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Grant Writing Basics Part I

Grant writing can be time consuming but if you organize your information in an outline, then the process can be easier. Here are some tips for grant writing.

Commonly Used Terminologies

• Bid

• Contract

• Grant

• RFI – Request for Information

• RFP – Request for Proposal

• RFQ – Request for Quotation (Quote)


• A bid is an offer made to vendors for the purchase of goods and/or services.

• A bid is typically made by state governments, local governments, etc.


• A contract is a procurement mechanism used by the Federal Government to provide funding for research and development projects.

• The principal purpose of the Federal Contract Instrument is for the purchase of property or services for the direct benefit or use of the United States Government.


• A grant is the way government fund your ideas and projects to provide public services and stimulate the economy.

• Grants support critical recovery initiatives, innovative research and many other programs listed in the Catalog of Federal Domestic Assistance (CDFA).

Request for Information

• A request for information (RFI) is a standard business process to collect written information about the capabilities of various vendors.

• A request for information normally precedes a request for proposal (RFP) or request for quotation

Request for Proposal

• A request for proposal (RFP) is a tool used by the Federal Government to solicit proposal from interested vendors/bidders.

• Vendors/bidders use the proposal process to plan, prepare, and bid on contracts.

Request for Quotation (Quote)

• A request for quotation is used when the government is simply checking into the possibility of acquiring goods or services.

• A request for quotation may also be used when the government does not intend to award a contract on the basis of the solicitation but wishes to obtain price, delivery, or other information for planning purposes.

Grants Life Cycle

• Linear process:

• Pre-Award Phase – Funding Opportunity Announcement & Application Review

• Award Phase – Award Decisions & Notifications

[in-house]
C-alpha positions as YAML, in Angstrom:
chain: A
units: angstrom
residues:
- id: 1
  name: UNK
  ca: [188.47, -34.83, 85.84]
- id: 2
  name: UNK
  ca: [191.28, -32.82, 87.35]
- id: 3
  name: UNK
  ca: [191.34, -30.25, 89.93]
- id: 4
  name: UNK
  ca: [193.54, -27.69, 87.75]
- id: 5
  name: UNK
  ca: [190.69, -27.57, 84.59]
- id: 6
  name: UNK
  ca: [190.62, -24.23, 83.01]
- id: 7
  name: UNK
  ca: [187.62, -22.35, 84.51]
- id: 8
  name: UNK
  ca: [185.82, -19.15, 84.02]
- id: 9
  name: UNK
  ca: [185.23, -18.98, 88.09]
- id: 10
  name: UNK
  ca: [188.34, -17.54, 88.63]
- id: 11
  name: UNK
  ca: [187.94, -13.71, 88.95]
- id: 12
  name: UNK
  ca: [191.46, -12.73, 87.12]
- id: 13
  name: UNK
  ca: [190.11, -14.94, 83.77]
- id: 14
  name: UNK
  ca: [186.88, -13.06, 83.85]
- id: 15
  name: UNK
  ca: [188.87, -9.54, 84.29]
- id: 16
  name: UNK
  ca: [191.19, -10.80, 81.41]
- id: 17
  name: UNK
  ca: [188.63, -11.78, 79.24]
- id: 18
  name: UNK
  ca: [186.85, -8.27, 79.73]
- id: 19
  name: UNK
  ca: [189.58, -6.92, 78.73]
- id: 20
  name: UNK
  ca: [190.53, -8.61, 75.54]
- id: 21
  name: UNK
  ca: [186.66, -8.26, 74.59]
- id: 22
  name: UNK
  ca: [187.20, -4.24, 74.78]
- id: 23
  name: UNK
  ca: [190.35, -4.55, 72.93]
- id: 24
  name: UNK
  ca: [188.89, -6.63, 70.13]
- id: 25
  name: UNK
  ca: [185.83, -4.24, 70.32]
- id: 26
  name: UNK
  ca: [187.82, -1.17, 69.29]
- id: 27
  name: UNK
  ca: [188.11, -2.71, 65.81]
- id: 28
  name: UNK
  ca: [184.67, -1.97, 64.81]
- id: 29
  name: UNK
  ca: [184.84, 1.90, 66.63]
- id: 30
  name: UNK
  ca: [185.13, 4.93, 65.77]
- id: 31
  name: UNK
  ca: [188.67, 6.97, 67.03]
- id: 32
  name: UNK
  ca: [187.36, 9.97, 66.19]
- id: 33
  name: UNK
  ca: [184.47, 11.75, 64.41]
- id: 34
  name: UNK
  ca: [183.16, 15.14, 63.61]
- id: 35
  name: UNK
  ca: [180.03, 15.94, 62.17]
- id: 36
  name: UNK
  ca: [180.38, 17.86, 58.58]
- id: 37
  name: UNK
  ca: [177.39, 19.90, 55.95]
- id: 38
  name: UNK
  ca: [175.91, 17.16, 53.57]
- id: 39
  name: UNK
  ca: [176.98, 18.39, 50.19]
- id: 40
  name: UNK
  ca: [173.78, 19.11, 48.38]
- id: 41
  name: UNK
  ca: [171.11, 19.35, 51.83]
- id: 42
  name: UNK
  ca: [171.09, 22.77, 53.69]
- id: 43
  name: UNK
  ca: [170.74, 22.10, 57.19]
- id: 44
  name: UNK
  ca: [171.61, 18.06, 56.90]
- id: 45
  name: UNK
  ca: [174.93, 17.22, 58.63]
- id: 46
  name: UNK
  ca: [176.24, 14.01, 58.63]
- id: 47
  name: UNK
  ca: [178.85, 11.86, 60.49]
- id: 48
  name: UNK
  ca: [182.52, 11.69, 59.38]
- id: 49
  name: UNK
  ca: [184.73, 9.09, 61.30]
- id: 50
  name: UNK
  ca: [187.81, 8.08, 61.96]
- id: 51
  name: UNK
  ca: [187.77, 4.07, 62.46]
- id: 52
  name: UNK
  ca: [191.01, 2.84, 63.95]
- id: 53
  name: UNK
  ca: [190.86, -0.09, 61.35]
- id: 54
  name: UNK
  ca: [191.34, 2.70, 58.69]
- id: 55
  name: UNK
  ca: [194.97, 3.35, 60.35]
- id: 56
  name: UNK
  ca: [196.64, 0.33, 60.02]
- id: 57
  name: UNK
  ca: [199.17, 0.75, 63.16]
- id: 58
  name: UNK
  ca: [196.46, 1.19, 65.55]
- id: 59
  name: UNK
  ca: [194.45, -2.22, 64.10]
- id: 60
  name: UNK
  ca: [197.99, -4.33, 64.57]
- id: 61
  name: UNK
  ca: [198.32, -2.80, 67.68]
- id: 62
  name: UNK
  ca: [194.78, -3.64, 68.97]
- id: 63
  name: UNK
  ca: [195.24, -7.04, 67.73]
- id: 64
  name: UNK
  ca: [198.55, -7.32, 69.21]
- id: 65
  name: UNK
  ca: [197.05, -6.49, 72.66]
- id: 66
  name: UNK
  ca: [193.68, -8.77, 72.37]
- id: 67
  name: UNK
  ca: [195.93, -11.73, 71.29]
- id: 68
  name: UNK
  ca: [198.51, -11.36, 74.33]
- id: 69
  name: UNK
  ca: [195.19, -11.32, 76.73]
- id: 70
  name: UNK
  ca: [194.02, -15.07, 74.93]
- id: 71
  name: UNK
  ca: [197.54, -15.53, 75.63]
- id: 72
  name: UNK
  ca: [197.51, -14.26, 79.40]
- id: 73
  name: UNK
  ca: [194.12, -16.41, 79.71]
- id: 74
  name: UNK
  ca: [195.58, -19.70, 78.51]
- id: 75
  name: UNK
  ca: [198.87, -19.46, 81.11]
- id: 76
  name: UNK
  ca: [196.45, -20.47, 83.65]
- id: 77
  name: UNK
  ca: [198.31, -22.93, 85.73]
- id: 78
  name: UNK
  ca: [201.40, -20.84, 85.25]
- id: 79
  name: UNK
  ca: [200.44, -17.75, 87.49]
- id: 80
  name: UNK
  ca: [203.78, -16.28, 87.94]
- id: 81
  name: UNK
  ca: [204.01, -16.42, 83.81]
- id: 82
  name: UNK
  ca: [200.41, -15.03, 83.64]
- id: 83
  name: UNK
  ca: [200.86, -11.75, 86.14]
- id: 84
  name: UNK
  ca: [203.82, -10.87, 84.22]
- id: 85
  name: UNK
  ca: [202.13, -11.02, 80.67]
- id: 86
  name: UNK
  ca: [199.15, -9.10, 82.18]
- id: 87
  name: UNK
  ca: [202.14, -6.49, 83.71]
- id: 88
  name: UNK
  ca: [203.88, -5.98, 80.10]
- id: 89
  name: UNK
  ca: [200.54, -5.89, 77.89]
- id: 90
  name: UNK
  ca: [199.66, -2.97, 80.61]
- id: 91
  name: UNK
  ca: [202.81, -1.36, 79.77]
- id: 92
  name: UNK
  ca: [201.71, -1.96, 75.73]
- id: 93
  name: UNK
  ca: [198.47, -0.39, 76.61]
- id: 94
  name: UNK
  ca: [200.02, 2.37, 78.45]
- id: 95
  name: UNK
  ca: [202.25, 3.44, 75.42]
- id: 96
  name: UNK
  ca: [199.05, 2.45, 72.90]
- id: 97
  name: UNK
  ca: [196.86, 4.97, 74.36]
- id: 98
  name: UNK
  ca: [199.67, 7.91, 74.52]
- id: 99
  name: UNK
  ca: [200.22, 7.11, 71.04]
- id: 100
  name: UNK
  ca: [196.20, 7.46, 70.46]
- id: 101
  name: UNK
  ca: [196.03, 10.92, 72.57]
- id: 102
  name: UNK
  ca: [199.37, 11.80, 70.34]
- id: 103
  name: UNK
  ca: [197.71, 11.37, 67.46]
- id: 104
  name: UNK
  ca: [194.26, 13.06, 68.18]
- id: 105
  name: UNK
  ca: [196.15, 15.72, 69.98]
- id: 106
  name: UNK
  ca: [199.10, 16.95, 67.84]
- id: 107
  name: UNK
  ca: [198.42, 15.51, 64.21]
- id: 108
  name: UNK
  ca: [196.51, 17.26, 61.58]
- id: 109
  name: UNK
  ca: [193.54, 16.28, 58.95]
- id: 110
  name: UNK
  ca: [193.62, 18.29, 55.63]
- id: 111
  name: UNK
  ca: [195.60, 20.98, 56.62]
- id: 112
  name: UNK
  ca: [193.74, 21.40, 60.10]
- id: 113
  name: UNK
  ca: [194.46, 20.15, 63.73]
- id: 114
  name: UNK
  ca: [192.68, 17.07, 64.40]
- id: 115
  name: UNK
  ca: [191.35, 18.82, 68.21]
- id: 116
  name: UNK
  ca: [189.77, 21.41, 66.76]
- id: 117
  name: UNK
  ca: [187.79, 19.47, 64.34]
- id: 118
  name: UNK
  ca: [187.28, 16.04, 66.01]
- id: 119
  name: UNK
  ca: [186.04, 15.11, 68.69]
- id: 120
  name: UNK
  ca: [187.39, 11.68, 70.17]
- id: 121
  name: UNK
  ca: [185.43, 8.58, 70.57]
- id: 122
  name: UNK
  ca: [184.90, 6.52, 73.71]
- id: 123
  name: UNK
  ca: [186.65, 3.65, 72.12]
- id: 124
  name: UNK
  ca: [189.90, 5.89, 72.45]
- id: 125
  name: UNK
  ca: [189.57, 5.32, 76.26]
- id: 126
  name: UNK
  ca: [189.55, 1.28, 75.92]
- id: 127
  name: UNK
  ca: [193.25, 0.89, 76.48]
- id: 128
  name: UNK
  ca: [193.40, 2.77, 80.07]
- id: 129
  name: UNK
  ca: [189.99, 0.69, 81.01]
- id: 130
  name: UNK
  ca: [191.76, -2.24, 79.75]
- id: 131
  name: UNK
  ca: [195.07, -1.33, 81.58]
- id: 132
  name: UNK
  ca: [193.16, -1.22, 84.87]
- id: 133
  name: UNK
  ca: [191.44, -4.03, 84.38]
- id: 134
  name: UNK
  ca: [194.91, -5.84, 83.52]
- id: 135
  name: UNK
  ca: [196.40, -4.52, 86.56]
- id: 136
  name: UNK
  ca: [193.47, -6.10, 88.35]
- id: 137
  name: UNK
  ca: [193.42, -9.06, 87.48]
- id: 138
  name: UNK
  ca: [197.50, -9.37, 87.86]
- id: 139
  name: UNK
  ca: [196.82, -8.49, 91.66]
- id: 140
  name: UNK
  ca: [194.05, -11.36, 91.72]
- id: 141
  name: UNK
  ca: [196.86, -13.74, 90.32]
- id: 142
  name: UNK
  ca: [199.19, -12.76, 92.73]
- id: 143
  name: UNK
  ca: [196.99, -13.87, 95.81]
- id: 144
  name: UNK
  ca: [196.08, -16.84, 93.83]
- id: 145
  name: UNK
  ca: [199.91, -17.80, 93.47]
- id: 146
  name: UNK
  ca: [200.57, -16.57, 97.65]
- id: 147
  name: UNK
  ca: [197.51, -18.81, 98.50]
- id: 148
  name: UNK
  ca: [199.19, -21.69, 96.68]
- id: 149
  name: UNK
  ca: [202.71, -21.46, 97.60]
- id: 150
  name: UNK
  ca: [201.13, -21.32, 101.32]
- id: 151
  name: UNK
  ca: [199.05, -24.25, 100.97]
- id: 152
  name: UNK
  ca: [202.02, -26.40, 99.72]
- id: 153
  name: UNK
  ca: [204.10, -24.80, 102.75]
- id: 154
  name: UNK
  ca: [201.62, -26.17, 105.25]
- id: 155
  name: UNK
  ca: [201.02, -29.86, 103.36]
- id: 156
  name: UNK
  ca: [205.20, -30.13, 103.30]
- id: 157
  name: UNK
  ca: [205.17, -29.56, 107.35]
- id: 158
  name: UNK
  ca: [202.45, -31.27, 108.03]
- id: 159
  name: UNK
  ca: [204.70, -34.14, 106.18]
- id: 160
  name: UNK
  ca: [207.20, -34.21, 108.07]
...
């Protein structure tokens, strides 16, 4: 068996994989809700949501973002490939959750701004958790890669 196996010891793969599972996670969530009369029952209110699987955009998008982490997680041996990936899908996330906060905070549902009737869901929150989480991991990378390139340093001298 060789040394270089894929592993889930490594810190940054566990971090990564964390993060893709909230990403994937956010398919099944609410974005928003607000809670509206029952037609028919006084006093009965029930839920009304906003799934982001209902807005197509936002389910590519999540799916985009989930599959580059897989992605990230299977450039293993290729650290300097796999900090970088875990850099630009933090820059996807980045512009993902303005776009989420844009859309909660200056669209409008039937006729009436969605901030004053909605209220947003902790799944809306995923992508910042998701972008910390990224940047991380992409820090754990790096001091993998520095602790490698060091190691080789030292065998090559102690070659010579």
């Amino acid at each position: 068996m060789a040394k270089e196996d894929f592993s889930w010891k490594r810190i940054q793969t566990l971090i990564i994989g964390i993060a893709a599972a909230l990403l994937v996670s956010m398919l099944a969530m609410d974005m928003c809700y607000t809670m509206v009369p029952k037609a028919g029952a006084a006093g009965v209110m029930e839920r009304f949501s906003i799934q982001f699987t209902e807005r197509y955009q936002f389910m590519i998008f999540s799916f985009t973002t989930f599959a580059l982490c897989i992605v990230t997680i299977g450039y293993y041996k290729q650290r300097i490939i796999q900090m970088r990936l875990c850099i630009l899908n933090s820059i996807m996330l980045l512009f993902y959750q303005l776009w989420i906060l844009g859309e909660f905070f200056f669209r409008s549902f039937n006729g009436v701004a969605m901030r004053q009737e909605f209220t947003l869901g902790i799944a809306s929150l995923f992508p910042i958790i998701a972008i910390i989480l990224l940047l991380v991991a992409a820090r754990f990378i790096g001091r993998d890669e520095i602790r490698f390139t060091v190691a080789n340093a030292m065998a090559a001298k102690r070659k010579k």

• Post Award Phase – Implementation, Reporting & Closeout

Grant Categories

• Formula grants – these are programs where the federal government distributes funds usually to states, cities and sometimes nonprofits based on predetermined formulas.

• Project grants – these grants are awarded competitively and typically require a written grant proposal.

Categories of Other Assistance

• Loans

• Insurance

• Technical information

• Training

• Donations of property or goods

• Other forms of aid


• There are many types of organizations generally eligible for funding opportunities:

Government Organizations, Educational Organizations, Public Housing Organizations, Nonprofit Organizations, For Profit Organizations, Small Businesses, Individuals and Foreign Applicants.

Government Organizations

• State governments

• County governments

• City or township governments

• Special district governments

• Native American tribal governments (federally recognized)

• Native American tribal governments (other than federally recognized)

Educational Organizations

• Independent school districts

• Public and state controlled institutions of higher learning

• Private institutions of higher learning

Public Housing Organizations

• Public housing authorities

• Indian housing authorities

Nonprofit Organizations

• Nonprofits having a 501(c)(3) status with the Internal Revenue Service (IRS), other than institutions of higher learning.

• Nonprofits that do not have a 501(c)(3) status with the Internal Revenue Service, other than institutions of higher learning.

For Profit Organizations

Organizations other than small businesses.

Small Businesses

• Small business grants may be awarded to companies meeting the size standards established by the U.S. Small Business Administration (SBA) for most industries in the community.


• Individual people may submit applications for a funding opportunity on their own behalf (i.e. not on behalf of a company, organization, institution or government. If you are registered with only an individual applicant profile, you are only allowed to apply for funding opportunities that are open to individuals.

Foreign Applicants

• The authorizing legislation and agency policies will determine whether a foreign individual or organization may apply for the grant. Foreign applicants need to complete the same registration process as domestic applicants, but there are additional steps to this application process.

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